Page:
WASHINGTON (CN) – Embarrassment does not justify masking the name of a woman upset that attorneys shared video of her sexual harassment, a federal judge ruled.
Bingru Wang, a journalist who filed suit last year as Jane Roe, shot the video secretly with her cellphone back in September 2012 to document a former supervisor’s treatment of her at Phoenix Satellite Television.
Having no interest in disclosing the video publicly, Wang managed to settle her claims against Phoenix without showing it to the company or to any family members.
Wang had showed the video to the Equal Employment Opportunity Commission in filing a complaint, but she did not provide the commission with a copy.
Several media outlets nevertheless made the video publicly available in 2013, however, after several of Wang’s co-workers retained Lynne Bernabei of Bernabei & Wachtel to sue Phoenix that July.
Confronted by friends and family about her connection to the video, Wang received a copyright registration for it in October 2013 and filed the suit against the lawyers in 2014.
The complaint named Meixing Ren, a plaintiff in B&W’s action against Phoenix, as a defendant. Wang claimed that she had allowed Ren to upload the video she shot to his computer because the co-worker was concerned about preserving evidence.
While Wang accused Ren of violating the Computer Fraud and Abuse Act, she accused the former co-worker and attorneys of violating the Copyright Act and federal anti-racketeering law.
The defendants moved to dismiss, and Wang moved belatedly to proceed under a pseudonym.
U.S. District Judge Tanya Chutkan preserved only the copyright claims on Thursday and said that the court lacks jurisdiction to let Wang proceed under a pseudonym since she did not timely move for such leave.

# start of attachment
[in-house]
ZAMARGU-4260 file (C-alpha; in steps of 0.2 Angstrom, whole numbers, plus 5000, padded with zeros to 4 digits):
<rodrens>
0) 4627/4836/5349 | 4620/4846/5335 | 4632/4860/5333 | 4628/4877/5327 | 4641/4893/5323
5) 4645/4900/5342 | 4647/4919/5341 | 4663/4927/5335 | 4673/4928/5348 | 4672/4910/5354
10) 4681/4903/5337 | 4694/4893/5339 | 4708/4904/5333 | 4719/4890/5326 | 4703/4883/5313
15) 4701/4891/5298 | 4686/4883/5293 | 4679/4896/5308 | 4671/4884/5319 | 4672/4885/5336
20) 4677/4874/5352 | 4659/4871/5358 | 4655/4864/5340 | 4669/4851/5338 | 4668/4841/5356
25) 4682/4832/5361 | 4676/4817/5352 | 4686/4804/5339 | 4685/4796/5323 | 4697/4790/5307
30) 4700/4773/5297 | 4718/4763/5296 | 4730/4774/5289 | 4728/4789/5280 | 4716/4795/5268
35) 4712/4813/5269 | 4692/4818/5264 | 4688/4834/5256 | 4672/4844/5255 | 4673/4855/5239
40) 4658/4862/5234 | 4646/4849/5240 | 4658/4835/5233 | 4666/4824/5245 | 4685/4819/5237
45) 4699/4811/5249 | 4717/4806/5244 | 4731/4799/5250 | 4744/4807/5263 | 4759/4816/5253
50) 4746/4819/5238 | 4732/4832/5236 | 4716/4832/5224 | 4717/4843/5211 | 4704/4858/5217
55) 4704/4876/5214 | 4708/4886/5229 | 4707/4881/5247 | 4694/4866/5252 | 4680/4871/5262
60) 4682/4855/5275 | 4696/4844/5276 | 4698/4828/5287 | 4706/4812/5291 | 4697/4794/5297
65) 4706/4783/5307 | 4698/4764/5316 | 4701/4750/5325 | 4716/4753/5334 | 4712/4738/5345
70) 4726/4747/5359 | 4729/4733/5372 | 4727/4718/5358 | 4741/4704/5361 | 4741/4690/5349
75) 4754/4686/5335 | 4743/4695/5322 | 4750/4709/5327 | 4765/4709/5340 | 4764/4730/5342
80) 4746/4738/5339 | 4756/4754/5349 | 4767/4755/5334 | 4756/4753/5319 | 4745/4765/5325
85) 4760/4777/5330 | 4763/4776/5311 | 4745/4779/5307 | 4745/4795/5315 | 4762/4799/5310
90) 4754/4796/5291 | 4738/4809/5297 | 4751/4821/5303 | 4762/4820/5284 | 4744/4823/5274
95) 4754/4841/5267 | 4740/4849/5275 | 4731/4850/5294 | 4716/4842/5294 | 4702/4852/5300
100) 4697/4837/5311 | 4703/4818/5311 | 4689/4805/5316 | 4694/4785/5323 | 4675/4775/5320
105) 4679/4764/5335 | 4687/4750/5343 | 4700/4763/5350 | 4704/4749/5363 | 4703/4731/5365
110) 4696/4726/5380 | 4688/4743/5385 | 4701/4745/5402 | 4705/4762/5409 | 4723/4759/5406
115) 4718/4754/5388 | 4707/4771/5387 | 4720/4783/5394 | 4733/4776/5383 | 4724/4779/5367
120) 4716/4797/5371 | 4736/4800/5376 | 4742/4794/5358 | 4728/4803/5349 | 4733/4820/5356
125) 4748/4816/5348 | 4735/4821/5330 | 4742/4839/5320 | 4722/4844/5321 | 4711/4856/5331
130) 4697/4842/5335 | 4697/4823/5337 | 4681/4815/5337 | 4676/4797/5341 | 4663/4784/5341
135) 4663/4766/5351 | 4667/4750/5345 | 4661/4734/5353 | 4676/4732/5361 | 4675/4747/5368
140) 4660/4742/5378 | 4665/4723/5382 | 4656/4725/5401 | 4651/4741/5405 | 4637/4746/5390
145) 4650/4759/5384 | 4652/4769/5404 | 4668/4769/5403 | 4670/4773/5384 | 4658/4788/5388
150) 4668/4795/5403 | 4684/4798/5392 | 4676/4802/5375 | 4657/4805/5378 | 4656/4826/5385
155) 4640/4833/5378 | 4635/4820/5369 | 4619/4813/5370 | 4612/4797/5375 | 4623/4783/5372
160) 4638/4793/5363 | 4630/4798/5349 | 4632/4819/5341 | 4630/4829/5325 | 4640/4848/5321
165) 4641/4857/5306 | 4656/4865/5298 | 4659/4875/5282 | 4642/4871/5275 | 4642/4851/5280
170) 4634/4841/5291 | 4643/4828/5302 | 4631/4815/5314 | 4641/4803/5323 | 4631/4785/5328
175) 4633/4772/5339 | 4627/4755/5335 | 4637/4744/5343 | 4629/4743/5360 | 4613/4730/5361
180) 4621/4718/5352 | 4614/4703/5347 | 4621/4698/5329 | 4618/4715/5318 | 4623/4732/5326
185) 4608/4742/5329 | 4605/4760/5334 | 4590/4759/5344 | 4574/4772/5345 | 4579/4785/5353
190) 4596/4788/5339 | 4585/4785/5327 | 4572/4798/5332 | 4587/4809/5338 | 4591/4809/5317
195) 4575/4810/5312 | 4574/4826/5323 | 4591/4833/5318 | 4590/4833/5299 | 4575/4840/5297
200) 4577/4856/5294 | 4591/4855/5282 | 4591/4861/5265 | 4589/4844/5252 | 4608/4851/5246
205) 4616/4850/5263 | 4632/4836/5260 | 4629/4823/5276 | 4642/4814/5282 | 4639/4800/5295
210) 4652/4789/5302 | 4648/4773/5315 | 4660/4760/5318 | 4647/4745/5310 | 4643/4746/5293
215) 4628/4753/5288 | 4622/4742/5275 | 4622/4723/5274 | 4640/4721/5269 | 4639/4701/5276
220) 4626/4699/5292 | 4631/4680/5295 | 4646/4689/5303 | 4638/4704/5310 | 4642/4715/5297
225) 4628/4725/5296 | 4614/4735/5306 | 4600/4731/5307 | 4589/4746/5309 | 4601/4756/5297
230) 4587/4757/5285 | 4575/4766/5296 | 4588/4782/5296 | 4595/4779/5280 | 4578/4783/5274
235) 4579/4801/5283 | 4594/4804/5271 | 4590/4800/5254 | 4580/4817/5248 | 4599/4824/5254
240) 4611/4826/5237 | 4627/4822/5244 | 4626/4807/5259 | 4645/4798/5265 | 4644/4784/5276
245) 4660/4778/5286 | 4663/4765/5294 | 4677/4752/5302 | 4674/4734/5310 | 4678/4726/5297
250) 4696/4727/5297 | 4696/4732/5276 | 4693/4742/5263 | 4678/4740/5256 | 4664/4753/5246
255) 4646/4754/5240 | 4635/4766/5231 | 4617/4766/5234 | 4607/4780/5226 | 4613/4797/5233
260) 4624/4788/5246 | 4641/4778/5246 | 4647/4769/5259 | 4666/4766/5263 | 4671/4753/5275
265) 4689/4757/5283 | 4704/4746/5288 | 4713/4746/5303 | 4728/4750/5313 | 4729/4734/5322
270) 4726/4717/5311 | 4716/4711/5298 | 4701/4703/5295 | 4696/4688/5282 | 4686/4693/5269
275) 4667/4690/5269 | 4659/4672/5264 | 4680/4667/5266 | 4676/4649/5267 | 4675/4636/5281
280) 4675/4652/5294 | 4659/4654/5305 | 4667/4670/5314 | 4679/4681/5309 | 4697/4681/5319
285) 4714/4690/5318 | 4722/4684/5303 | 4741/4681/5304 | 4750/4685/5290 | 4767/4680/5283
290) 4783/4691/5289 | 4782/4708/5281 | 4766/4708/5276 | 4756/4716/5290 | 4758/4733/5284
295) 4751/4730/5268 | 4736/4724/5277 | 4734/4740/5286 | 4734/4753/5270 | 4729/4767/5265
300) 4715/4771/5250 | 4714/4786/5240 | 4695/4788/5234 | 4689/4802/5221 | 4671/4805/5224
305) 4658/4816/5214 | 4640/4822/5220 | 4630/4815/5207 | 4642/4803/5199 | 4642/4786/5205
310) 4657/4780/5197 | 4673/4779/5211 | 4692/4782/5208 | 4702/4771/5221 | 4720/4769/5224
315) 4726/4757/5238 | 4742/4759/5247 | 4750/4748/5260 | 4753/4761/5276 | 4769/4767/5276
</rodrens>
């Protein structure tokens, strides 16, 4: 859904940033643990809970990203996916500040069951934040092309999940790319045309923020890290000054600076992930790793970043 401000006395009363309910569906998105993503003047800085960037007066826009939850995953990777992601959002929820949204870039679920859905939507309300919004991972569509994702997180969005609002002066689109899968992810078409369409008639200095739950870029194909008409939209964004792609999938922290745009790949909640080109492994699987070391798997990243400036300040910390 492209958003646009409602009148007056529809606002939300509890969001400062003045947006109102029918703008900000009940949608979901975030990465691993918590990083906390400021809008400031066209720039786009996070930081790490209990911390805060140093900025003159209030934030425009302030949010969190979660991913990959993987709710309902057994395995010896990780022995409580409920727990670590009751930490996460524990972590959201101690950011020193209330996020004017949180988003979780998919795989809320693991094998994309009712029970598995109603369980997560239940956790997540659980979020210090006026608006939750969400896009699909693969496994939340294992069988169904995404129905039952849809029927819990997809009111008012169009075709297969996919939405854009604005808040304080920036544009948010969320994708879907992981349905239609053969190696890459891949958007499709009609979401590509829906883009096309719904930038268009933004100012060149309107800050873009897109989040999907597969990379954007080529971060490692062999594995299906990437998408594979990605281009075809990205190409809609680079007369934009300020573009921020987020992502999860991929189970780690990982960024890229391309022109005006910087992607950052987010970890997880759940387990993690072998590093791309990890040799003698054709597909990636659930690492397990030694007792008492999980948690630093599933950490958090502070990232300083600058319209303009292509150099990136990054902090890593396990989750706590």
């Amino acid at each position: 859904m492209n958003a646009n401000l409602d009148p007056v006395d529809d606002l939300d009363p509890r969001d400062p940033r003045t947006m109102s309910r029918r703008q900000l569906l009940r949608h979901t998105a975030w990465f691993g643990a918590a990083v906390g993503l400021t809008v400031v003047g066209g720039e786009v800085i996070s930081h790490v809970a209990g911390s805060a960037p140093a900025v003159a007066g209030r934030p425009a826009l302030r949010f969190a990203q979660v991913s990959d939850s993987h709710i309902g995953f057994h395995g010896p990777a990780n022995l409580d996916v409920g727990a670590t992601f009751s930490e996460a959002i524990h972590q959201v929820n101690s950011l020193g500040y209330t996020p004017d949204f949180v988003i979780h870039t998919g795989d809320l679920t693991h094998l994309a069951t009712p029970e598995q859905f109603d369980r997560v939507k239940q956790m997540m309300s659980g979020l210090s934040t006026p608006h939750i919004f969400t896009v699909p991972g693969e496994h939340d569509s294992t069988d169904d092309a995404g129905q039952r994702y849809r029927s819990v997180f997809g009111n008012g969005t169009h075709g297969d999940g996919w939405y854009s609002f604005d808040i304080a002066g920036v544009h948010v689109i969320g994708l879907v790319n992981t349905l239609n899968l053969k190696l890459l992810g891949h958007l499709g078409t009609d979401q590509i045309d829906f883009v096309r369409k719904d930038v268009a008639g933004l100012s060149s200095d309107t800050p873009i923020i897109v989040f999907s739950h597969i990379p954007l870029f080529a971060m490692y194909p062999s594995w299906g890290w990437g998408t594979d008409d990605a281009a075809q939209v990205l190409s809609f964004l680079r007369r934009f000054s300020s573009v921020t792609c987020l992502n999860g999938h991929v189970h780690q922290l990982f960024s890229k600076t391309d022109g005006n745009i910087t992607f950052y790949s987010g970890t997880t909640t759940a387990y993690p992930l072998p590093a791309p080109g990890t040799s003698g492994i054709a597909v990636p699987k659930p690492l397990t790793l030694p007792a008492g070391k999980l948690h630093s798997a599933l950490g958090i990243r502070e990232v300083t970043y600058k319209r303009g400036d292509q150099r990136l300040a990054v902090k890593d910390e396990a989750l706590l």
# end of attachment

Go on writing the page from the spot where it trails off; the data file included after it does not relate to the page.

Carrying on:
The ruling notes that certain concerns that warrant shielding the privacy of sexual-assault victims “are less applicable here.”
“Plaintiff’s complaint is not against her assailant and will likely not involve the graphic details of her assault, but is instead at least one step removed from the actual events of September 6, 2012,” Chutkan wrote. “Moreover, plaintiffs’ [sic] name is already publicly associated with the video and the underlying incident, through pleadings and motion practice in the Ren suit. The complaint in that action identifies plaintiff by name, as do briefs related to a subpoena served by the Ren suit plaintiffs (represented by Bernabei) on Lexero Law, counsel for plaintiff in this action.” (Parentheses in original.)
Wang informed the court she will proceed with the suit.
The ruling dismisses her RICO and CFAA claims but advances one count of direct copyright infringement and one count of contributory copyright infringement.
Though underlying facts are not copyrightable, Chutkan found that Wang “just barely” crossed the threshold of alleging creativity.
“Plaintiff has adequately alleged ownership of a valid copyright registration and copying of the piece, and has therefore adequately alleged infringement,” she wrote.
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